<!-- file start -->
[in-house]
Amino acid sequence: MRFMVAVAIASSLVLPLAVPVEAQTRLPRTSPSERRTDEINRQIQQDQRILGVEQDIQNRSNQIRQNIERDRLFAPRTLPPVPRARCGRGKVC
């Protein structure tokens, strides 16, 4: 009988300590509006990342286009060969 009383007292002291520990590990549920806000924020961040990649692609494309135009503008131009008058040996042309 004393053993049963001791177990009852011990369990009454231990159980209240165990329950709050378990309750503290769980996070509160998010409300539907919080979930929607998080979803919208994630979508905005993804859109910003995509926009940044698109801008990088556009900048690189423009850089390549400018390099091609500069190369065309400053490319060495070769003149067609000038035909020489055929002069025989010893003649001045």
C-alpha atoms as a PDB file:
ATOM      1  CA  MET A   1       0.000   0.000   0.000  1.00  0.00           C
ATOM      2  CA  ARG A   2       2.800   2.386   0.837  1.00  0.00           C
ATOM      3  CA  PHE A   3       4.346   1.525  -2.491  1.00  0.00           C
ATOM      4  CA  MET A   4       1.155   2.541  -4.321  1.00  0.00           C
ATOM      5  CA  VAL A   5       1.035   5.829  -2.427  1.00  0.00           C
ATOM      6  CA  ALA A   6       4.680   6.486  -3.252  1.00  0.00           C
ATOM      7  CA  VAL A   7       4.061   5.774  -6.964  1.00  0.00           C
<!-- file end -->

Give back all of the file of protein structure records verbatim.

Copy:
[in-house]
Amino acid sequence: MRFMVAVAIASSLVLPLAVPVEAQTRLPRTSPSERRTDEINRQIQQDQRILGVEQDIQNRSNQIRQNIERDRLFAPRTLPPVPRARCGRGKVC
């Protein structure tokens, strides 16, 4: 009988300590509006990342286009060969 009383007292002291520990590990549920806000924020961040990649692609494309135009503008131009008058040996042309 004393053993049963001791177990009852011990369990009454231990159980209240165990329950709050378990309750503290769980996070509160998010409300539907919080979930929607998080979803919208994630979508905005993804859109910003995509926009940044698109801008990088556009900048690189423009850089390549400018390099091609500069190369065309400053490319060495070769003149067609000038035909020489055929002069025989010893003649001045």
C-alpha atoms as a PDB file:
ATOM      1  CA  MET A   1       0.000   0.000   0.000  1.00  0.00           C
ATOM      2  CA  ARG A   2       2.800   2.386   0.837  1.00  0.00           C
ATOM      3  CA  PHE A   3       4.346   1.525  -2.491  1.00  0.00           C
ATOM      4  CA  MET A   4       1.155   2.541  -4.321  1.00  0.00           C
ATOM      5  CA  VAL A   5       1.035   5.829  -2.427  1.00  0.00           C
ATOM      6  CA  ALA A   6       4.680   6.486  -3.252  1.00  0.00           C
ATOM      7  CA  VAL A   7       4.061   5.774  -6.964  1.00  0.00           C